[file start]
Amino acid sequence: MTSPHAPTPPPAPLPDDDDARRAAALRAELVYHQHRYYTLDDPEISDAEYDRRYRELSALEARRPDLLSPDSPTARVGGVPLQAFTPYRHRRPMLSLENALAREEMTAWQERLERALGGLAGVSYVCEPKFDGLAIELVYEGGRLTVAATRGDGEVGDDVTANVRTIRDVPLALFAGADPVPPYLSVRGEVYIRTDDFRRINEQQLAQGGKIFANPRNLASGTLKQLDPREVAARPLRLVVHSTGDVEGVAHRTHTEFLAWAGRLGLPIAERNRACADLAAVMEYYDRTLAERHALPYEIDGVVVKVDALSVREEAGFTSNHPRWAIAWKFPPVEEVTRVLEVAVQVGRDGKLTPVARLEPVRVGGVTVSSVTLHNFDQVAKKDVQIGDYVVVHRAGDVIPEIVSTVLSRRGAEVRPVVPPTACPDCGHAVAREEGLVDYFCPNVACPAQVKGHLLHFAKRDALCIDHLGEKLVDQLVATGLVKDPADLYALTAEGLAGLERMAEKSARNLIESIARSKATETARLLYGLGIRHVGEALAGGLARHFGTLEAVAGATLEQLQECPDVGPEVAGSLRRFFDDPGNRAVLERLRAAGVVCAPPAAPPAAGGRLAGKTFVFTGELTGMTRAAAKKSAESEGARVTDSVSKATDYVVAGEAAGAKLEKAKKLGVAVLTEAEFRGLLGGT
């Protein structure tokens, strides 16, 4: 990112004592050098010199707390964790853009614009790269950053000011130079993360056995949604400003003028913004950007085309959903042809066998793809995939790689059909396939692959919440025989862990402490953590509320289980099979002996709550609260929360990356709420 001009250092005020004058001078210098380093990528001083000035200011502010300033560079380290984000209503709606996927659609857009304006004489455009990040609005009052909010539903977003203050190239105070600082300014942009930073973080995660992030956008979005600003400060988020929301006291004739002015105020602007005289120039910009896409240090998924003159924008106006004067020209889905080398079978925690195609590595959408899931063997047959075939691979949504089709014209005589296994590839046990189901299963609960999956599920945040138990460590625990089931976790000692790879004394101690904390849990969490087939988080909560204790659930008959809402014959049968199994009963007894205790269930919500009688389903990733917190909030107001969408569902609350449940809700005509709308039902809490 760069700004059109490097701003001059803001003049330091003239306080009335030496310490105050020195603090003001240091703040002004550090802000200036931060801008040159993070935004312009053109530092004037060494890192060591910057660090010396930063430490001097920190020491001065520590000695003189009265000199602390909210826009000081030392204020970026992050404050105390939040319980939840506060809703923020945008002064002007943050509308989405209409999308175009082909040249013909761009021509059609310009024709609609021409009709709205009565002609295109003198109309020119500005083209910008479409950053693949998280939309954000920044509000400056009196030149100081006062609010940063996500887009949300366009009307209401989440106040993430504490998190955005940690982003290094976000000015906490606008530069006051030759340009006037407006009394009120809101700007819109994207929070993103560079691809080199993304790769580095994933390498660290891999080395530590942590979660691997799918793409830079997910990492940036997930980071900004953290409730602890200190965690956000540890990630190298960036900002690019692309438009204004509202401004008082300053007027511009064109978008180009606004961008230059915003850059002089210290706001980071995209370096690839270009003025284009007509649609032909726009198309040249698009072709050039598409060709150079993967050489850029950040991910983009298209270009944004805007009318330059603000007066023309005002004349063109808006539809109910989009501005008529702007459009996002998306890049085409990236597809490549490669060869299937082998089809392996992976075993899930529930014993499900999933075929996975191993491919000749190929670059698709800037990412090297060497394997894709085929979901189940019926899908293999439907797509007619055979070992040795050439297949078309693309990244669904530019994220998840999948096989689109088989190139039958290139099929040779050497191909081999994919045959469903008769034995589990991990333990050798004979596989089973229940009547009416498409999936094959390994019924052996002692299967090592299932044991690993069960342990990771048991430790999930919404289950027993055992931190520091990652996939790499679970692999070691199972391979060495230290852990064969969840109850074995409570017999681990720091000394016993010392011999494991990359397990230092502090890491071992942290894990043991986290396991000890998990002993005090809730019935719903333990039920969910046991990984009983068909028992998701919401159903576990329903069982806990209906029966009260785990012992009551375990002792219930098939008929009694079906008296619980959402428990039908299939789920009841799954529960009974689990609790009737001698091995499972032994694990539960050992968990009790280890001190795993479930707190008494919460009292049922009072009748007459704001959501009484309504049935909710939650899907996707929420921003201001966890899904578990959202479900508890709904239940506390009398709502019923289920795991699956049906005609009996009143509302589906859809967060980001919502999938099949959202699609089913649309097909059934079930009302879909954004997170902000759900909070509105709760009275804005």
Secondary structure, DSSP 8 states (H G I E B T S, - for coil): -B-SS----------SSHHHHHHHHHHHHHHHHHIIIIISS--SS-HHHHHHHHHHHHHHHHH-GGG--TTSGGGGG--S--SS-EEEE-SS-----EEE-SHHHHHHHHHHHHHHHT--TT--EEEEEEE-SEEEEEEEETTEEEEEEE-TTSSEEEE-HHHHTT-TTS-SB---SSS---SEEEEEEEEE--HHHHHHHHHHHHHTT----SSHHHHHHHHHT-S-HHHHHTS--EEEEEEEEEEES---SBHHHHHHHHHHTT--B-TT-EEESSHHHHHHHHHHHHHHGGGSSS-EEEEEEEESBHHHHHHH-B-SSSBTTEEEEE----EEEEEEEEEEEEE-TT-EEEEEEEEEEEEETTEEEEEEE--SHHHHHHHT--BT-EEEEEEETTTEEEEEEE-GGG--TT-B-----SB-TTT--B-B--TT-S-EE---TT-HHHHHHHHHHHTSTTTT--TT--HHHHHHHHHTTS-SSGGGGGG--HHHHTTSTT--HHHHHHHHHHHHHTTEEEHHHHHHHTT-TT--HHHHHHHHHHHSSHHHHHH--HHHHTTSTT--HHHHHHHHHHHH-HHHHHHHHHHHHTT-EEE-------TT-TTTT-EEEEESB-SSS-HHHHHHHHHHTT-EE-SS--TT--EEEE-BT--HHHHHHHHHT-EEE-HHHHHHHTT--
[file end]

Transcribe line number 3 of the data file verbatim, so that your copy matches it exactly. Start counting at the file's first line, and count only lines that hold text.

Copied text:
Secondary structure, DSSP 8 states (H G I E B T S, - for coil): -B-SS----------SSHHHHHHHHHHHHHHHHHIIIIISS--SS-HHHHHHHHHHHHHHHHH-GGG--TTSGGGGG--S--SS-EEEE-SS-----EEE-SHHHHHHHHHHHHHHHT--TT--EEEEEEE-SEEEEEEEETTEEEEEEE-TTSSEEEE-HHHHTT-TTS-SB---SSS---SEEEEEEEEE--HHHHHHHHHHHHHTT----SSHHHHHHHHHT-S-HHHHHTS--EEEEEEEEEEES---SBHHHHHHHHHHTT--B-TT-EEESSHHHHHHHHHHHHHHGGGSSS-EEEEEEEESBHHHHHHH-B-SSSBTTEEEEE----EEEEEEEEEEEEE-TT-EEEEEEEEEEEEETTEEEEEEE--SHHHHHHHT--BT-EEEEEEETTTEEEEEEE-GGG--TT-B-----SB-TTT--B-B--TT-S-EE---TT-HHHHHHHHHHHTSTTTT--TT--HHHHHHHHHTTS-SSGGGGGG--HHHHTTSTT--HHHHHHHHHHHHHTTEEEHHHHHHHTT-TT--HHHHHHHHHHHSSHHHHHH--HHHHTTSTT--HHHHHHHHHHHH-HHHHHHHHHHHHTT-EEE-------TT-TTTT-EEEEESB-SSS-HHHHHHHHHHTT-EE-SS--TT--EEEE-BT--HHHHHHHHHT-EEE-HHHHHHHTT--